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January 11, 2022

Amid pandemic shutdowns, a Portland delivery company found a niche

person at whiteboard Courtesy / CarHop Thomas Brems founded CarHop in 2019 as an alcohol delivery business and expanded into restaurant delivery in 2020.

CarHop is a Portland company that delivers food and alcohol across Maine. 

The founder and CEO, Thomas Brems, is a University of Maine Law School graduate and adjunct professor who started importing champagne from France in 2017 and started CarHop in 2019 as an alcohol delivery company. In 2020, orders quickly ramped up from a handful each day to hundreds in the food and beverage space as the pandemic pushed the delivery model.

With five employees now and expanded office space in Portland, CarHop had $3.5 million in revenue and 50,000 orders in the last 12 months, and acquires about 1,000 new customers per month. 

The startup recently rolled out a $13-per-hour minimum earning guarantee designed to attract and retain independent contracting drivers and plans include hiring full- and part-time employee drivers and offering hourly wages, health and retirement benefits, and equity sharing.

We asked Brems for the company’s origin story and how it unfolded during the pandemic. Here’s an edited transcript.

Mainebiz: How did CarHop get started?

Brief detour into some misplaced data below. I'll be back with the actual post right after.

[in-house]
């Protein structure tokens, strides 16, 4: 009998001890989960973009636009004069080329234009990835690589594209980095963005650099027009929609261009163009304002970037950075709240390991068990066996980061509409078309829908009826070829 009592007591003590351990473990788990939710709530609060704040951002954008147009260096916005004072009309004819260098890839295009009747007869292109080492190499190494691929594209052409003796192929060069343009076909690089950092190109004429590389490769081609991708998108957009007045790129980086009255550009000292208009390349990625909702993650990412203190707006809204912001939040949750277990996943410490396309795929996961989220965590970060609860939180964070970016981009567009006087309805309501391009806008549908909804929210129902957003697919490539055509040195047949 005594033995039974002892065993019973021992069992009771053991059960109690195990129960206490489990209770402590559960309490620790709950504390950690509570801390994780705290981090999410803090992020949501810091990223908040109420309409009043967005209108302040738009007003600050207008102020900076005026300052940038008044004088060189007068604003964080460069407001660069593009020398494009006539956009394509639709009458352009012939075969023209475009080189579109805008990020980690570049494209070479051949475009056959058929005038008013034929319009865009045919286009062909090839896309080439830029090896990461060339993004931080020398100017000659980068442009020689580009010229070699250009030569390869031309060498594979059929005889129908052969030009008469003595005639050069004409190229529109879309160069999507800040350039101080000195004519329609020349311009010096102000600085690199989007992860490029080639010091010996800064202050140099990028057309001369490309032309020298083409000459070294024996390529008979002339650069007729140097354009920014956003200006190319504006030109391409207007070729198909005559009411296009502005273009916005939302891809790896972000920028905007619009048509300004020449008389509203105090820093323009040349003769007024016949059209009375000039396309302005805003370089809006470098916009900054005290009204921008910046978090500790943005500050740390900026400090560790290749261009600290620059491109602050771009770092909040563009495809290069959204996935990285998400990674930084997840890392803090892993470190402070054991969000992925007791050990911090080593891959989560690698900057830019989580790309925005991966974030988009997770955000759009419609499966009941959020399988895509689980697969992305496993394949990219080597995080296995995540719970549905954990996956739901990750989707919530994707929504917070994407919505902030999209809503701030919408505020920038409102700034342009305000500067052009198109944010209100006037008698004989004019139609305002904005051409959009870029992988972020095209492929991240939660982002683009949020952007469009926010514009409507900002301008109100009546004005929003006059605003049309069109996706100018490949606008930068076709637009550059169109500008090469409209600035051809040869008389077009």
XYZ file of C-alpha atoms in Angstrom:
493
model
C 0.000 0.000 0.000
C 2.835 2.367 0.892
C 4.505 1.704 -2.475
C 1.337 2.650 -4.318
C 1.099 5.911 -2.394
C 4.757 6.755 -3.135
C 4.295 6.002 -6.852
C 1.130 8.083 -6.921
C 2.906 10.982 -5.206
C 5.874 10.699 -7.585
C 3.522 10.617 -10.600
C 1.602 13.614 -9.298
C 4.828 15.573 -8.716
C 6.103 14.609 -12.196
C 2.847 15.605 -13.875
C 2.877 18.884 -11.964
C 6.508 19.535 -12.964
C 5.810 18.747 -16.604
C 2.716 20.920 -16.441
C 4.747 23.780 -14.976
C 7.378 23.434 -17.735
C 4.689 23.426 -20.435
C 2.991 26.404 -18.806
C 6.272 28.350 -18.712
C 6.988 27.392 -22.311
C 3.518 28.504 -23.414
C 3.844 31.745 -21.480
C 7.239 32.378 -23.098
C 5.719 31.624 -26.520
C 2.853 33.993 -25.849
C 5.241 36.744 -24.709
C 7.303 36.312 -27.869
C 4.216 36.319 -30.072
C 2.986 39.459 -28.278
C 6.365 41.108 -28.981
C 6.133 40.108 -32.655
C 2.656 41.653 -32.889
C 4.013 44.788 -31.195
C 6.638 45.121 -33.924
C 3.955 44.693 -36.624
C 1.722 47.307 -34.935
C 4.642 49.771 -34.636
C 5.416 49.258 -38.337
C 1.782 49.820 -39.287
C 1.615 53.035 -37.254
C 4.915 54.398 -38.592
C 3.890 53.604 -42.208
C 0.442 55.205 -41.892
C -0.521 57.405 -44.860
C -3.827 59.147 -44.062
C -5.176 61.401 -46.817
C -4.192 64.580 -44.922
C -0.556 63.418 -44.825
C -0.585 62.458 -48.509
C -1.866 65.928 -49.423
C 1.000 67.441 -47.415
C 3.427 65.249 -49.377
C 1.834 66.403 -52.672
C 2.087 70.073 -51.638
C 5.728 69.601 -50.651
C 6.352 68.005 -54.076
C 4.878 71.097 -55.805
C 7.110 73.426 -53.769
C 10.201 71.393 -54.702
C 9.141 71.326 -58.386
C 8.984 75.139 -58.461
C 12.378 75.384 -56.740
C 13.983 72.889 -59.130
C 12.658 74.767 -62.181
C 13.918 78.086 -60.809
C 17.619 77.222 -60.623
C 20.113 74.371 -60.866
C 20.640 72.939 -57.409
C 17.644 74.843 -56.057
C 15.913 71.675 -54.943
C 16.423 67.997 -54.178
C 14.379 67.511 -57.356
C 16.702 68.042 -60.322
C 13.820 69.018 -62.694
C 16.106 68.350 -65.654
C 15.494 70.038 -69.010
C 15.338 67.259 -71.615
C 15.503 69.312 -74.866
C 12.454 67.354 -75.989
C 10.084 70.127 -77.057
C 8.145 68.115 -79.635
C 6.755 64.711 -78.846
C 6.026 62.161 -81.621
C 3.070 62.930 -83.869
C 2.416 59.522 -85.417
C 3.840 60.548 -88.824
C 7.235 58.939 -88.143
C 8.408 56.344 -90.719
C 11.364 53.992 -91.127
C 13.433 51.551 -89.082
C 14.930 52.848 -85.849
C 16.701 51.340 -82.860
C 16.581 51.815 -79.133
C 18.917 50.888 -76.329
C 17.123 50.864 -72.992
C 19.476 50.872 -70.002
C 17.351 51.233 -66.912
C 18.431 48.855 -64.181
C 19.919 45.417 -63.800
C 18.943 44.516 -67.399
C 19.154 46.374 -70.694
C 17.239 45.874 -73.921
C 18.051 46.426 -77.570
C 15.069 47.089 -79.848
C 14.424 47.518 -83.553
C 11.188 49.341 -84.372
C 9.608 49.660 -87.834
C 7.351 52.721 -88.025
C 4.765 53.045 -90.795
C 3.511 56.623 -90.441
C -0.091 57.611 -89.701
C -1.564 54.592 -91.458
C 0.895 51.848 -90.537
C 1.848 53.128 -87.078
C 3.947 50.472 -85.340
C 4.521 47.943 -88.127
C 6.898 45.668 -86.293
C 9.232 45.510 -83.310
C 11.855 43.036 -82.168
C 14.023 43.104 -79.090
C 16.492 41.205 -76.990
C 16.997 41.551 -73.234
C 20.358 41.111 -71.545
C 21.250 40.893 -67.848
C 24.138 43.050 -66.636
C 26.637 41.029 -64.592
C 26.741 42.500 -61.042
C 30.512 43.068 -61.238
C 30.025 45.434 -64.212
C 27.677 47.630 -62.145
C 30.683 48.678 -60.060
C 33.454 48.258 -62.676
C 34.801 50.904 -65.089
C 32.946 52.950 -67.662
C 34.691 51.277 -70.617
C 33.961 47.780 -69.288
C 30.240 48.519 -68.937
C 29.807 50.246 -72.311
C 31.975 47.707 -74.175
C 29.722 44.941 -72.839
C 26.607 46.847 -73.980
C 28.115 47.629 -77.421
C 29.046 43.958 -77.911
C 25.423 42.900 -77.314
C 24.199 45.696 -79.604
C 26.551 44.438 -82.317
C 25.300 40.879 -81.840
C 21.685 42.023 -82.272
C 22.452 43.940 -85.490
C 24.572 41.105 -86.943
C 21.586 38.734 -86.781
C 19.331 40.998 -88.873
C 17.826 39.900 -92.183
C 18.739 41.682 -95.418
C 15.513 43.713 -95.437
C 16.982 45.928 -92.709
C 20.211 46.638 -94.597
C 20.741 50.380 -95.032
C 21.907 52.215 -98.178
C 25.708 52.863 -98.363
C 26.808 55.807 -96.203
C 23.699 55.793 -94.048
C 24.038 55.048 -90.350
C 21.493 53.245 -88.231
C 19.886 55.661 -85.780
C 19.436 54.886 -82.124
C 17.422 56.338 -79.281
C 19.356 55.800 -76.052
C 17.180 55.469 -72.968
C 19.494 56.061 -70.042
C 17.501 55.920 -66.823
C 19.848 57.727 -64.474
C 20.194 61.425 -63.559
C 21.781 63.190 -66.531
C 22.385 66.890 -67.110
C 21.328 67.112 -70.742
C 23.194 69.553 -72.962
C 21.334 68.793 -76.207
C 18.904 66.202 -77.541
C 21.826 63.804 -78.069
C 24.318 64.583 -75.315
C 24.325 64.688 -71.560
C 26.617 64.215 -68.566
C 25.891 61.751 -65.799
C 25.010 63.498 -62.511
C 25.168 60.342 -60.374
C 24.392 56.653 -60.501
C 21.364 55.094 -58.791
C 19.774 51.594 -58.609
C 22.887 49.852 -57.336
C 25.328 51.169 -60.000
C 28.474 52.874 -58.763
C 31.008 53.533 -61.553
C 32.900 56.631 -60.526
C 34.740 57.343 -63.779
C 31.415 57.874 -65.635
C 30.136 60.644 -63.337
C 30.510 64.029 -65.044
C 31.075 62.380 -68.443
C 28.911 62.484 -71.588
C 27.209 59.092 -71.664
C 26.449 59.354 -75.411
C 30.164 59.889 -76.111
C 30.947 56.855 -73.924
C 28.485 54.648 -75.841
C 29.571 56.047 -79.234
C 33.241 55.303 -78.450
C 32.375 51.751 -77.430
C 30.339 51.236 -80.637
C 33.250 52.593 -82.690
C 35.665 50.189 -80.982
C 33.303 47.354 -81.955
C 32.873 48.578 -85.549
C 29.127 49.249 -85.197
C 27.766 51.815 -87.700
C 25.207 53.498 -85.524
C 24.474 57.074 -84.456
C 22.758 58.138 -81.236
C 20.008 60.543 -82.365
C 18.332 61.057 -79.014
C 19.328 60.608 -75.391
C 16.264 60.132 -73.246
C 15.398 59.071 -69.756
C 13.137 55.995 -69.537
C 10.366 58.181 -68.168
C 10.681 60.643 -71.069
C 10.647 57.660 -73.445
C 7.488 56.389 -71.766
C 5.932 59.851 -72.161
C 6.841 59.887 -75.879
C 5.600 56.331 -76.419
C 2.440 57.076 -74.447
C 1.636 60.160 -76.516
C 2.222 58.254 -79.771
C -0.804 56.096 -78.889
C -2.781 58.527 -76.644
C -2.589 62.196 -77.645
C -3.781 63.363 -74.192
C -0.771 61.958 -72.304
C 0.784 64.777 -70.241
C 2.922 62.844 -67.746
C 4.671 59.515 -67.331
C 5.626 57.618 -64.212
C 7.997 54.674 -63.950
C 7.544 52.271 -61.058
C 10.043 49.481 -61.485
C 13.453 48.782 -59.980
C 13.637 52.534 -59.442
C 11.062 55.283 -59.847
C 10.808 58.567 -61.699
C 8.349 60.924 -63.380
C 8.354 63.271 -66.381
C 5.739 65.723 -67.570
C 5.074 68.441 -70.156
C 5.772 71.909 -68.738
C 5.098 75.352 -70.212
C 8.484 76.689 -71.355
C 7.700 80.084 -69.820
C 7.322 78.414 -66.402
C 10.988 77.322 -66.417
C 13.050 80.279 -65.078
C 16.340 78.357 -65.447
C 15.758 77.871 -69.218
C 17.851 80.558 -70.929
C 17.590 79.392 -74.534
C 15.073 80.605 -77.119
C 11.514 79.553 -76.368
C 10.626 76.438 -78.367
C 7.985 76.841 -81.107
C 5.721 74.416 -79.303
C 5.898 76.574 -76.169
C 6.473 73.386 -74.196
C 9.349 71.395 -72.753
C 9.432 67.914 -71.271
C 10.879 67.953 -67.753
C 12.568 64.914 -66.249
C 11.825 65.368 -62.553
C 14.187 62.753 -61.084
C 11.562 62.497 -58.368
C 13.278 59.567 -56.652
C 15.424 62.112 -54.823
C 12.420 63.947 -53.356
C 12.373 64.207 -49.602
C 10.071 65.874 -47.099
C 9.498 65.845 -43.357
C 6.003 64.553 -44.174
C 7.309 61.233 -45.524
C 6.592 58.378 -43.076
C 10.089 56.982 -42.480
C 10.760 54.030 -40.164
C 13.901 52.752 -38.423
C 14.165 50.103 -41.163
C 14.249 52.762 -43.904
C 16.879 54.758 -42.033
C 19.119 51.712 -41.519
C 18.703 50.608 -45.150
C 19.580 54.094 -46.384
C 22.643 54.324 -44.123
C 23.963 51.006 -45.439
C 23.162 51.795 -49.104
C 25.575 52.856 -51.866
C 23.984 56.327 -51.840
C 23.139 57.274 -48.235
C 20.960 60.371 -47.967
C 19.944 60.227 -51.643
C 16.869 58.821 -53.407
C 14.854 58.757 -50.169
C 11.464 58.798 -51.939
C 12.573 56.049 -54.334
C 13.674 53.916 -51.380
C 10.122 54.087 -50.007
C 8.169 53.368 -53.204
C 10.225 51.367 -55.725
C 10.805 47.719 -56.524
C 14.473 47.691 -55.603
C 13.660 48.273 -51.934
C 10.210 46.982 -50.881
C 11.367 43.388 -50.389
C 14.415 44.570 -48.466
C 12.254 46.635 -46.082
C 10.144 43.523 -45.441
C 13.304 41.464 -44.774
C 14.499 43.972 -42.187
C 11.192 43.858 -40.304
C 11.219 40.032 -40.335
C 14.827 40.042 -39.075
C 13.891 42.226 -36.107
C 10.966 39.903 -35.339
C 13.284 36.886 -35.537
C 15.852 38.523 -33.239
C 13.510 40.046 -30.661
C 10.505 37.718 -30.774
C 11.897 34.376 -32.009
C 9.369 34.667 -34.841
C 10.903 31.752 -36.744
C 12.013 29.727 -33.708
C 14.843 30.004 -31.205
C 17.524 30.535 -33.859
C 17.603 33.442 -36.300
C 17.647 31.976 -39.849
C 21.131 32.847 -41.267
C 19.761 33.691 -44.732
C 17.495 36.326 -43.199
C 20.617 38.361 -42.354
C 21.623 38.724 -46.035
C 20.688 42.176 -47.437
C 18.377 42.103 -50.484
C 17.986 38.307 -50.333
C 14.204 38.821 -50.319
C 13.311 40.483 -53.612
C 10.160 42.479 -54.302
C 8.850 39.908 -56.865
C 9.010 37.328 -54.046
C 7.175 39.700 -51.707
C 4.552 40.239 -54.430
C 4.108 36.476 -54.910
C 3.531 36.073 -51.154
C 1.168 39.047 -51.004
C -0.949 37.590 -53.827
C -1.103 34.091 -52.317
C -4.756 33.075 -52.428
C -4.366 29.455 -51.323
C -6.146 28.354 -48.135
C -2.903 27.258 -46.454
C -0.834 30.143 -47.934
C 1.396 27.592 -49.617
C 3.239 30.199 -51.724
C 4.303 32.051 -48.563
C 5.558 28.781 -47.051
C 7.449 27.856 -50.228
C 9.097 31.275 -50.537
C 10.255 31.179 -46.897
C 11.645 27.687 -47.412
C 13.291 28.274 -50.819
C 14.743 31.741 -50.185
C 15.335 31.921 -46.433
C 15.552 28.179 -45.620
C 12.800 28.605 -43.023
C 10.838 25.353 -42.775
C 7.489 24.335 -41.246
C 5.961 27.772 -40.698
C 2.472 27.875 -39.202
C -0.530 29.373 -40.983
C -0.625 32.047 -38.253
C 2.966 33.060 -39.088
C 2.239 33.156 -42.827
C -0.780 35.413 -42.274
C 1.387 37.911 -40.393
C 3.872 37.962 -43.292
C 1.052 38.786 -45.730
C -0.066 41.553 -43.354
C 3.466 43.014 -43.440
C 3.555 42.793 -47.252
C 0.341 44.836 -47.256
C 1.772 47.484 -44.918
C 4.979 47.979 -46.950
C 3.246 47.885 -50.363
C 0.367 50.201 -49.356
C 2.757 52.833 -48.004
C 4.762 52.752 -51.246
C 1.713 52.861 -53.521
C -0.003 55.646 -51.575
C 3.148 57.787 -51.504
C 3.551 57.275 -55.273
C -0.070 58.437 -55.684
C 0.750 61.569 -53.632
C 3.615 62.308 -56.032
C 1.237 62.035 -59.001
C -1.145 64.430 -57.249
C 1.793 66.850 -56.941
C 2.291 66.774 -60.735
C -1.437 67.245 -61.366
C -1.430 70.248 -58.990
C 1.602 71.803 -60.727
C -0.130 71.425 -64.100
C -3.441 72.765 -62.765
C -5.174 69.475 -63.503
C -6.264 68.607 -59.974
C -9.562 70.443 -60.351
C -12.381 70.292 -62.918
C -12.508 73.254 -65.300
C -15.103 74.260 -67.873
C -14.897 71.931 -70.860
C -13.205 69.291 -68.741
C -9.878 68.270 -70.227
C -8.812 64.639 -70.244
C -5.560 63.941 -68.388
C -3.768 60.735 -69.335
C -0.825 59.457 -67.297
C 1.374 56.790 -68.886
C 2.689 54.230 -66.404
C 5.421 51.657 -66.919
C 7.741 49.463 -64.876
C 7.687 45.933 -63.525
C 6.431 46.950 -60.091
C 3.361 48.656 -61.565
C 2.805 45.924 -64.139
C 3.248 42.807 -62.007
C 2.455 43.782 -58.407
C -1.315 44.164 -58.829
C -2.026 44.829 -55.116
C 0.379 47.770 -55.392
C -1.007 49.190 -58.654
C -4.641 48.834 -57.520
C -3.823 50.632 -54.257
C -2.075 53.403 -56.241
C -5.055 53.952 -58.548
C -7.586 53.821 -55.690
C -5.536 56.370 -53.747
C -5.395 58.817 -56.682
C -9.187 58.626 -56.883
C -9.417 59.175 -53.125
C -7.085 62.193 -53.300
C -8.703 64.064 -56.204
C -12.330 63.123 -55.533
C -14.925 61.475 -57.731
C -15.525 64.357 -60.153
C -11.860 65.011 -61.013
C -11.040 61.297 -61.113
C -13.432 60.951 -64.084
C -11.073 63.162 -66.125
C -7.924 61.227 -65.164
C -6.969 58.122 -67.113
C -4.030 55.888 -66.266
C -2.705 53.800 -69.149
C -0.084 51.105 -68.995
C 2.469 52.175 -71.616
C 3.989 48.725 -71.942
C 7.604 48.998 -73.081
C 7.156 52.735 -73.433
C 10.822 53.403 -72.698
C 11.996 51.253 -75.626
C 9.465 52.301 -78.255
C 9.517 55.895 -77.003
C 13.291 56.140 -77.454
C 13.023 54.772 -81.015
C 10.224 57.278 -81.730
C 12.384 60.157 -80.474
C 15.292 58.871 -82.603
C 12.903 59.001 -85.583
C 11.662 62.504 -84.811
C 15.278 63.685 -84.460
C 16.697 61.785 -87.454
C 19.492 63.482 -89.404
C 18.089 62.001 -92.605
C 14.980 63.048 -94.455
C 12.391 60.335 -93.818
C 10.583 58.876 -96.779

Thomas Brems: I grew up on in Phoenix, Ariz. When I was younger, my mom had a little restaurant in the countryside in France we had a little house there. That got me interested in the champagne producers in the area. I wanted to import champagne back to the U.S. I went to Arizona State University and studied business. As I was graduating, I started meeting with champagne producers, knocking on doors. From 2014 to 2017, I went to the University of Maine Law School. A lot of my focus was on intellectual property, regulatory compliance, business and contracts. In 2017, I started importing champagne. 

In 2018, I went back to Maine Law as an adjunct professor to teach import-export law and regulatory law. By the middle of 2019, I got started with a simple alcohol delivery company and figured it would take some years to build up. 

MB: How did the idea evolve?

TB: About four months later, things changed drastically. In March 2020, we were cruising along, doing a small number of orders —five to 10 orders per day — all focused on alcohol. Then March 13 came around and we started to quickly elevate. Two weeks later we were doing 100 orders per day. That was generally alcohol, as bars shut down and people were looking for way to access alcohol in a safe way. 

The restaurant part of the business started ramping up that summer. We started bringing in contractors to assist with marketing. We wanted to have a space to collaborate and dispatch, so in August we got office space in Portland at 10 Dana St. We just expanded there and we just brought on a new dispatcher. We have five employees now.

MB: Why did it take off?

TB: A lot of restaurants didn’t have delivery services. That’s where we stepped in. We already had the drivers. 

MB: Could you explain the commission piece?